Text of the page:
Republican Senators become much less crazy when they leave office. Former Tennessee Senator and Majority Leader Bill Frist’s comments throughout the recent health care reform process perfectly illustrate that point. In late 2009, Frist injected himself into the debate by saying that while the bill was not perfect, he would vote for it if he were still in the Senate. Not only did Frist say he would vote for the bill, his criticisms where perfectly reasonable concerns also shared by progressives.
He argued that the bill “does not fundamentally change the incentives that providers now have to provide more care, rather than better care,” which it does not (thanks to the influence of special interests in the medical-industrial complex). Now Frist wants Congressional Republicans to stop trying to repeal health care reform and focus on building upon it instead.
During a press conference hosted by the Bipartisan Policy Center (BPC) Frist argued that:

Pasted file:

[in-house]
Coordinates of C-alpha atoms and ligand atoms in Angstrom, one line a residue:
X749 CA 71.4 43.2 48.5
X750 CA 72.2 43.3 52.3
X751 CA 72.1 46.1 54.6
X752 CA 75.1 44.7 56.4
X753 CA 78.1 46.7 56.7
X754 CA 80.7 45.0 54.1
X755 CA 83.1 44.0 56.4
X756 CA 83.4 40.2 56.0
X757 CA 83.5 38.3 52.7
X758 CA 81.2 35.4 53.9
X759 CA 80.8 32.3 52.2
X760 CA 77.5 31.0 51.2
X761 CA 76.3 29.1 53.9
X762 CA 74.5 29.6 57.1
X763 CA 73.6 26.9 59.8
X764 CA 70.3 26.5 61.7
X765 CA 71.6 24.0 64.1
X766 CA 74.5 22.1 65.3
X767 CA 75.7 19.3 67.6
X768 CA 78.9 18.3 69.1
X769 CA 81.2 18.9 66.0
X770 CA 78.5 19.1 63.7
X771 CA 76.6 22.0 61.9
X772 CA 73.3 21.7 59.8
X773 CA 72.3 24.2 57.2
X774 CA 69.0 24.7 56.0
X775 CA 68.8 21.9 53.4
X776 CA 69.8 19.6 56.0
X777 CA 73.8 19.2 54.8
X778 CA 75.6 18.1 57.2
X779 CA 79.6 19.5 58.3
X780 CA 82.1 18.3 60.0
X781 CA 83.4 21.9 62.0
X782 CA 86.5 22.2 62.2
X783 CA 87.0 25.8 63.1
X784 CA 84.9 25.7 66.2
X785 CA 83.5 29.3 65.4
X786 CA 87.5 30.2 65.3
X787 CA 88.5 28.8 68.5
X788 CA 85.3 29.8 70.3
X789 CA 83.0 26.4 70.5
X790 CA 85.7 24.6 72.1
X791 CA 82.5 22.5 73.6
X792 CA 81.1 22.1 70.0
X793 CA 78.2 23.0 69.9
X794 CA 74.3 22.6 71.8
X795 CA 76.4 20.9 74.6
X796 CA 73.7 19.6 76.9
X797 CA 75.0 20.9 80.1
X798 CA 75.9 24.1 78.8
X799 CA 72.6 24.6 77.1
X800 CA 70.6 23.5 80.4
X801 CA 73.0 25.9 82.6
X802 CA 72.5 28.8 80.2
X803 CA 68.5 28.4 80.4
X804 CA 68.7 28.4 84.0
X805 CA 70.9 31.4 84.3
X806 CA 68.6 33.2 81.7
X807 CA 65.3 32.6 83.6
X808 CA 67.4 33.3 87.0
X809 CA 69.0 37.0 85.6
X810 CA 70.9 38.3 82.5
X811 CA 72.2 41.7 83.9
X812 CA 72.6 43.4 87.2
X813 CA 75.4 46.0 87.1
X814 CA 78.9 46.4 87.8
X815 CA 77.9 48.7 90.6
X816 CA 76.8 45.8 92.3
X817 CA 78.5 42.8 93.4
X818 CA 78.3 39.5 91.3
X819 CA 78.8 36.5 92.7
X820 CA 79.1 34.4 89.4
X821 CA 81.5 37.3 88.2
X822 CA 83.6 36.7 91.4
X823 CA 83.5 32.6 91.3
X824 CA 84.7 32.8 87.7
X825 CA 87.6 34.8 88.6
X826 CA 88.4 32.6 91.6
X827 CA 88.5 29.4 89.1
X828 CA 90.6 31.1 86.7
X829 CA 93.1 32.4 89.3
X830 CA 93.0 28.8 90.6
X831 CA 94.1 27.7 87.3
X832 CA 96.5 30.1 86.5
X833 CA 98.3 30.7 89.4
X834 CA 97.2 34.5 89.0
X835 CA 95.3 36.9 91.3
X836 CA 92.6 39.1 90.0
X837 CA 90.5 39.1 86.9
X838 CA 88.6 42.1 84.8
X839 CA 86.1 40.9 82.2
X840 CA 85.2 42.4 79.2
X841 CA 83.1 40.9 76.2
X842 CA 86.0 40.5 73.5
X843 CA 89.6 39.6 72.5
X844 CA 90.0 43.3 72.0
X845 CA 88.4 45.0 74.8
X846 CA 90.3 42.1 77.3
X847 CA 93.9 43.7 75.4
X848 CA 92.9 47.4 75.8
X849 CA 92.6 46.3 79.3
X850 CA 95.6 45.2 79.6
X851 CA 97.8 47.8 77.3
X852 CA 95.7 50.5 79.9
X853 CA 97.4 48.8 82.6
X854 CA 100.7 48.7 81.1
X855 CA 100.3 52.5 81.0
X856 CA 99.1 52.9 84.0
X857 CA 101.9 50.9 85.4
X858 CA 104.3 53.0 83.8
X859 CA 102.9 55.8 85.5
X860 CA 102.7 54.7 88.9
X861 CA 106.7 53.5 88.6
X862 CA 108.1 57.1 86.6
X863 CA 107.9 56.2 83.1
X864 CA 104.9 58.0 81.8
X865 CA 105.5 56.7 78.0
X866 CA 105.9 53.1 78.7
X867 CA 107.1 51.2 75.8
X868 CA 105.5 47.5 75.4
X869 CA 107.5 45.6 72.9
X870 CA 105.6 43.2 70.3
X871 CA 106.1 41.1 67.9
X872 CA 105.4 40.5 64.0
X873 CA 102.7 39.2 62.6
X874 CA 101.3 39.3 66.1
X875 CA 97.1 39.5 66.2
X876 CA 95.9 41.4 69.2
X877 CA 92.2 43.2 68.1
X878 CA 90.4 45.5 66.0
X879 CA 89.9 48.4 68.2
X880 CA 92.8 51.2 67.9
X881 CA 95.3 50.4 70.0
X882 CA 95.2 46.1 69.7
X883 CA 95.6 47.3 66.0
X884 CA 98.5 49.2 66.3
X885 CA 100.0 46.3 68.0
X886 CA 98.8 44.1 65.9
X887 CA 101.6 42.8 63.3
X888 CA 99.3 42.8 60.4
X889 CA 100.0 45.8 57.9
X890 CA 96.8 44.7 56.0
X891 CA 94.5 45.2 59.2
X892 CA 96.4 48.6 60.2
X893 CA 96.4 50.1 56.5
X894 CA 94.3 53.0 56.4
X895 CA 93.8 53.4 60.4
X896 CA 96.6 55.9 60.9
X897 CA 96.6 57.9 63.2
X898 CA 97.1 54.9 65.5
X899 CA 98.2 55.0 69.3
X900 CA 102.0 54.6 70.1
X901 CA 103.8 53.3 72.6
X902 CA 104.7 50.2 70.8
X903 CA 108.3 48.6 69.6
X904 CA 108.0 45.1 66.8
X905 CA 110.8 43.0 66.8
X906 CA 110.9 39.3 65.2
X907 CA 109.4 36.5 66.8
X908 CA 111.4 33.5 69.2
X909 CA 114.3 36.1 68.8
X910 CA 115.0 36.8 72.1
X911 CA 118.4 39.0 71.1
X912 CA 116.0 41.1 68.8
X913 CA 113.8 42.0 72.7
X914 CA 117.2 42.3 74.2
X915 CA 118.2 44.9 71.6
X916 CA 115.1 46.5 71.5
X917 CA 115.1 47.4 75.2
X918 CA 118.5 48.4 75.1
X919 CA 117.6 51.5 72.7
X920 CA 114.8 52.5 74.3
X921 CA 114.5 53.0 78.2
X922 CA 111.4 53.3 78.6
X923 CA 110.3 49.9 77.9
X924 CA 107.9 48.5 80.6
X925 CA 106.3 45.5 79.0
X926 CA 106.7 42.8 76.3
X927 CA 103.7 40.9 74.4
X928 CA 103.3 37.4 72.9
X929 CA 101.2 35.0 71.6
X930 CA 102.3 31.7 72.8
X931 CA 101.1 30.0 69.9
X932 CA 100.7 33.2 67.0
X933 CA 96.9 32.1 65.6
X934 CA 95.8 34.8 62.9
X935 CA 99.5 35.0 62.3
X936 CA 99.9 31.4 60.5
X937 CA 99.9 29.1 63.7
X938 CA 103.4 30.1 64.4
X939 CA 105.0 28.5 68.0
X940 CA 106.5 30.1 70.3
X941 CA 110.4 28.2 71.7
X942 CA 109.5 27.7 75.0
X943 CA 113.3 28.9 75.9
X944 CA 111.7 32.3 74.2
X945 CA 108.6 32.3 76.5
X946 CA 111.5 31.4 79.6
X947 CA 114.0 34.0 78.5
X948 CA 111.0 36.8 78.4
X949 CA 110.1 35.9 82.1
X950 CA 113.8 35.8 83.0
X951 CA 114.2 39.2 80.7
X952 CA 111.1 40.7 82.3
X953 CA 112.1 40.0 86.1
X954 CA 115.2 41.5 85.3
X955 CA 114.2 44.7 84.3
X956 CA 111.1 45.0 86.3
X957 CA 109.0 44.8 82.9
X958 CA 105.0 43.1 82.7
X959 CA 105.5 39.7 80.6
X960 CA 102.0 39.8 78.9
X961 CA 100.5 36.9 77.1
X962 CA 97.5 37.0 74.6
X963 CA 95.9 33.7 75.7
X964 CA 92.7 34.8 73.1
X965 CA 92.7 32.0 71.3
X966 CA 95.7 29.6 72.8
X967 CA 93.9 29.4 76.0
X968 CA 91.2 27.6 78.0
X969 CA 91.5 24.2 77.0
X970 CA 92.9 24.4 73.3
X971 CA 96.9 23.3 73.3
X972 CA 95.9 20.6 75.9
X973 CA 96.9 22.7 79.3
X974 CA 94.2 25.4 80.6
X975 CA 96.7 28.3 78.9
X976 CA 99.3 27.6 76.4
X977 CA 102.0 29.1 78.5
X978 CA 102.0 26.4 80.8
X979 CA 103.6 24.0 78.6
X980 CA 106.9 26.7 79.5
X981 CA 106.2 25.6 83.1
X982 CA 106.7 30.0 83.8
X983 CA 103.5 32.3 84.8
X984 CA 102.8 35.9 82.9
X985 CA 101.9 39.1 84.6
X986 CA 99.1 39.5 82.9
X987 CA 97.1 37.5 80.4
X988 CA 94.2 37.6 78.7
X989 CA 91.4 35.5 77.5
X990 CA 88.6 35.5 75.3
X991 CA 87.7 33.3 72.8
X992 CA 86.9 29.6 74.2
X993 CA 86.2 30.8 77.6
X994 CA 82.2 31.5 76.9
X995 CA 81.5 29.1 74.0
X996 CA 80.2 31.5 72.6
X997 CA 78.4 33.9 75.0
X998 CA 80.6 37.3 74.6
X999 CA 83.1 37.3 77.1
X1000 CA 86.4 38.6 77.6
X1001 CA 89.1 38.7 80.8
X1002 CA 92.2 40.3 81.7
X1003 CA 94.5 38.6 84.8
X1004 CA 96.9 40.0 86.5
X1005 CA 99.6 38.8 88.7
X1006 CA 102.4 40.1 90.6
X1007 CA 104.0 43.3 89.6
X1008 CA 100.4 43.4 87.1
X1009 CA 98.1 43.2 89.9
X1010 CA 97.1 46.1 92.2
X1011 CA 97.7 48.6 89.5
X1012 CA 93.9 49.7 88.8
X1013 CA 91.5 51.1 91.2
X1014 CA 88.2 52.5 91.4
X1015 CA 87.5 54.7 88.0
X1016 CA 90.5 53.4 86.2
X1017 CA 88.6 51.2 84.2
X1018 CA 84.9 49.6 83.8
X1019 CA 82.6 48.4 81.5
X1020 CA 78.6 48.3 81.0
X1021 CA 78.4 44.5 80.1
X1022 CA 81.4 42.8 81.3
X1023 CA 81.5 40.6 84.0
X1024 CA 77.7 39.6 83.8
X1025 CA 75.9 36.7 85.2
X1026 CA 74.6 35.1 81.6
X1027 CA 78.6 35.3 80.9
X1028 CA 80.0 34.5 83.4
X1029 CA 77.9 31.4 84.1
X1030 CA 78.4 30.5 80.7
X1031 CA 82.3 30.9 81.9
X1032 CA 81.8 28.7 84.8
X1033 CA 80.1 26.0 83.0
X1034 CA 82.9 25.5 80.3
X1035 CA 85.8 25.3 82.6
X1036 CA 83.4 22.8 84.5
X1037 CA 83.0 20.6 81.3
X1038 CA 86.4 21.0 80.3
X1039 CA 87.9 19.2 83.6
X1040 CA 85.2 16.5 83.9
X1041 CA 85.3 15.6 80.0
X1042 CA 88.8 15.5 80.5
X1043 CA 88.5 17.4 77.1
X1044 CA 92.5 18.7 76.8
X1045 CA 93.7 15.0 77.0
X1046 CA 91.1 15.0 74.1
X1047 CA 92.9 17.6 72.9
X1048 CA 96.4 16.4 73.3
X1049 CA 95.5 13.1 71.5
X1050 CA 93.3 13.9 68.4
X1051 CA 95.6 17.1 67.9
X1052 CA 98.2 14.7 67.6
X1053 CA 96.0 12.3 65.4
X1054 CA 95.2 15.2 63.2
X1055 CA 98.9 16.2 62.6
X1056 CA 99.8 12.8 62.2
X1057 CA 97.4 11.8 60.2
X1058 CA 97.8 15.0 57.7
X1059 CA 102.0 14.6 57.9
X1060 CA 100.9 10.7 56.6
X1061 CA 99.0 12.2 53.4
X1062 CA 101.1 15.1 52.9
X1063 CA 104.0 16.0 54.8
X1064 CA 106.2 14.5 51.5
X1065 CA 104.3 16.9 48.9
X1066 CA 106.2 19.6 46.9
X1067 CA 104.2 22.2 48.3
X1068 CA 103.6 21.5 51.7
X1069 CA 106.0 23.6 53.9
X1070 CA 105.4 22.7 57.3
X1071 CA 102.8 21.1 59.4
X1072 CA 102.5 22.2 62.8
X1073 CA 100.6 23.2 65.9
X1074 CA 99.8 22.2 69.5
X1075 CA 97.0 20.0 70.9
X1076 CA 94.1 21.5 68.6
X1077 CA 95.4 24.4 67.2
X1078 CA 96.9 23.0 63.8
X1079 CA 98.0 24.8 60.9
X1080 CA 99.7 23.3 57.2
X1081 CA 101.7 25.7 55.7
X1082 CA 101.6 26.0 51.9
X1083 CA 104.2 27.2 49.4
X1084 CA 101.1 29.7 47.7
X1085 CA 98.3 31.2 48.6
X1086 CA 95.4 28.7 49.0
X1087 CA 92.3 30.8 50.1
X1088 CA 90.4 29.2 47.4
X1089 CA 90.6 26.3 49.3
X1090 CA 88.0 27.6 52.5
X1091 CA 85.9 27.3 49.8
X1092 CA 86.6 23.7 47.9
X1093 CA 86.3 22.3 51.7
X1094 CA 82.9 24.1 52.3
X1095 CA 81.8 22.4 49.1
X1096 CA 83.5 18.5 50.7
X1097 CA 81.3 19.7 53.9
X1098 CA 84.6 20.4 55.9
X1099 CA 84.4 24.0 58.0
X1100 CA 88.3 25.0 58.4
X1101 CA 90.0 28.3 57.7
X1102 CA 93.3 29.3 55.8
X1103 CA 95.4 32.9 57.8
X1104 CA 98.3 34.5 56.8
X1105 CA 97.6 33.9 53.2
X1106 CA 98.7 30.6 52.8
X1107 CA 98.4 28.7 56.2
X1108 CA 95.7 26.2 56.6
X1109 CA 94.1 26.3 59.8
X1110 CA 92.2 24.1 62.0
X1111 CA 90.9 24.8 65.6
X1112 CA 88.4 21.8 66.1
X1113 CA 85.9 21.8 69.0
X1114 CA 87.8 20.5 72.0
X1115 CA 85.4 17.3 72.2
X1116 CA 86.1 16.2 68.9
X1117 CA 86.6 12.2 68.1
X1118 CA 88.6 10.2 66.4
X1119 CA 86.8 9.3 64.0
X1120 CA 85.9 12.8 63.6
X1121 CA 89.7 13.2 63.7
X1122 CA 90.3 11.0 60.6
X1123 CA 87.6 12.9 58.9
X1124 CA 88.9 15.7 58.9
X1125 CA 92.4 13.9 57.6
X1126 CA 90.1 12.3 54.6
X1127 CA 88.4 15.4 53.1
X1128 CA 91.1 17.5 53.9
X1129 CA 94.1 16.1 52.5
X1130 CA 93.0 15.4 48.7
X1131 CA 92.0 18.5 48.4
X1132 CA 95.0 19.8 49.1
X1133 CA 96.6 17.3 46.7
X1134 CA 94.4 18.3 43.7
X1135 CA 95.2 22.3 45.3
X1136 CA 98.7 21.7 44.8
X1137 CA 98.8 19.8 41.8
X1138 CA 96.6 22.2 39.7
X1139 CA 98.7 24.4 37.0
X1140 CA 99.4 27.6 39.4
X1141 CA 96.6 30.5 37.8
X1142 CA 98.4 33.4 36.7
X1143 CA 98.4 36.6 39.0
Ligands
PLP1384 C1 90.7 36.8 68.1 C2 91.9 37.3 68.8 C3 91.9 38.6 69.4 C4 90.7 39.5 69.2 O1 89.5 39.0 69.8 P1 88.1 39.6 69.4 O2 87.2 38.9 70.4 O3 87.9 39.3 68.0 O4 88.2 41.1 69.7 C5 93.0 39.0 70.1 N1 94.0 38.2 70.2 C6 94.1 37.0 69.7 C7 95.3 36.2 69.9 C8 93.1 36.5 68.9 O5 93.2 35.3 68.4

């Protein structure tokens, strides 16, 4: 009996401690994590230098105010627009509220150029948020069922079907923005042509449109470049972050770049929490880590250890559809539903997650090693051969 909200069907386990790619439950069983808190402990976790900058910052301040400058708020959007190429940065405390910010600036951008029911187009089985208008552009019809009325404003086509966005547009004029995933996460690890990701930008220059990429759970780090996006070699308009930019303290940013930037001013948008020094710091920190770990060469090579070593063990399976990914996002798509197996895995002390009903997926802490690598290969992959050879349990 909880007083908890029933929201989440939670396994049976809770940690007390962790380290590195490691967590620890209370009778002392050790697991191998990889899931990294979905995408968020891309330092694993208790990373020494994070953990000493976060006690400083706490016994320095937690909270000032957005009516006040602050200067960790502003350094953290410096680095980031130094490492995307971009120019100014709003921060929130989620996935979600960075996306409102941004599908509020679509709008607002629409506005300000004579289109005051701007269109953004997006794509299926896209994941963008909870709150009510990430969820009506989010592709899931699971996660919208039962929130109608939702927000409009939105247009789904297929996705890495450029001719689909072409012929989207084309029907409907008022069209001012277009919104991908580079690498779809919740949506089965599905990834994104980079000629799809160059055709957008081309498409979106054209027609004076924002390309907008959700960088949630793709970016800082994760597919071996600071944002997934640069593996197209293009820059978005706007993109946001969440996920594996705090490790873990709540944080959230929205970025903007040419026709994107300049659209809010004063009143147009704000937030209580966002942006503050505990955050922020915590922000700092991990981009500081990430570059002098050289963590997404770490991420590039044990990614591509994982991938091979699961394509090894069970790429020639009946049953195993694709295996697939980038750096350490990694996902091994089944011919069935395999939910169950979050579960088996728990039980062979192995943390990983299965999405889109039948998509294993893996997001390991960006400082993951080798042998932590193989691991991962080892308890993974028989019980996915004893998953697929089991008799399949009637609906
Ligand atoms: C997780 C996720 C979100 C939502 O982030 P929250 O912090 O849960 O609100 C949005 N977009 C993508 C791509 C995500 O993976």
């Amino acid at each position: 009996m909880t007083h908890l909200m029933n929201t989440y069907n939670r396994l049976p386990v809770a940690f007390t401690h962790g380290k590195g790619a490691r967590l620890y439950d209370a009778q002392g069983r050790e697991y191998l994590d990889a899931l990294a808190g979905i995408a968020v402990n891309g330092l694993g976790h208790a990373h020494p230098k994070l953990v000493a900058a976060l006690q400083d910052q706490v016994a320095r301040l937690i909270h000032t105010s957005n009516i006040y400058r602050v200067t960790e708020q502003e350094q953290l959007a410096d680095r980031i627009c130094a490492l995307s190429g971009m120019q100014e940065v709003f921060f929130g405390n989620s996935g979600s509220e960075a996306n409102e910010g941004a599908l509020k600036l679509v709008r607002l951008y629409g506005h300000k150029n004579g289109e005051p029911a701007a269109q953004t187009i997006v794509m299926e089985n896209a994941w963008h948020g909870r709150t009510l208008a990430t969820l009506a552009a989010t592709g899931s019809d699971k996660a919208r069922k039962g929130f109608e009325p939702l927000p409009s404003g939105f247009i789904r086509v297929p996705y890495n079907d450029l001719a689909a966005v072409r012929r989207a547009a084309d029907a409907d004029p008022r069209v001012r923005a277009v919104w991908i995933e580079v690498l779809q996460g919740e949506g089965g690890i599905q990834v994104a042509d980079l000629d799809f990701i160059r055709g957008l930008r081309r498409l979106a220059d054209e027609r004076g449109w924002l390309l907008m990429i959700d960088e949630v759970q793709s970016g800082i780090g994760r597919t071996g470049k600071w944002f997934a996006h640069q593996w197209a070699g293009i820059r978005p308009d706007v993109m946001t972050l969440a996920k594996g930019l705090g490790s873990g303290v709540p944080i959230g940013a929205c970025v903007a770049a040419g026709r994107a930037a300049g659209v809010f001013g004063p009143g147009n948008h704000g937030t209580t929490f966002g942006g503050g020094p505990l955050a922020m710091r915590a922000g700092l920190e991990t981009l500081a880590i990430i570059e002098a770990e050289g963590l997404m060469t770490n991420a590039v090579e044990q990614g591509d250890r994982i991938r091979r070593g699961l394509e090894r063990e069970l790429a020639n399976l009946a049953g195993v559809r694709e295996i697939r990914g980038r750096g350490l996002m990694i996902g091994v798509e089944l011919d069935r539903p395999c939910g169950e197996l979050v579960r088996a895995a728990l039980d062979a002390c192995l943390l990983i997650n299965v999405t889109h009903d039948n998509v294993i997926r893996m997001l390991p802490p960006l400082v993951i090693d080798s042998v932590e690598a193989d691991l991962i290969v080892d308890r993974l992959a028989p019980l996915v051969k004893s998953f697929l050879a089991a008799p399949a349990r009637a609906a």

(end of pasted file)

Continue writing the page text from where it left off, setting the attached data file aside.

It is not the bill that [Republicans] would have written. It is not the bill that I would have drafted. But it is the law of the land and it is the platform, the fundamental platform, upon which all future efforts to make that system better, for that patient, for that family, will be based. And that is a fact. I know the discussion of Washington is repeal and I’m sure we will come back to that discussion”
He went on to add:
[The bill] has many strong elements, and those elements, whatever happens, need to be preserved, need to be cuddled, need to be snuggled, need to be promoted and need to be implemented.”
Frist’s comments come on the heels of a study released by the Department of Health and Human Services that found that as many as 129 million Americans have preexisting conditions. A successful Republican repeal of health care reform would put 50% of Americans under the age of 65 directly at the mercy of the private insurance industry again, something that some Republican voters are finally starting to acknowledge.
It remains to be seen whether Republicans take Frist’s sound and logical advice; my guess is they do not.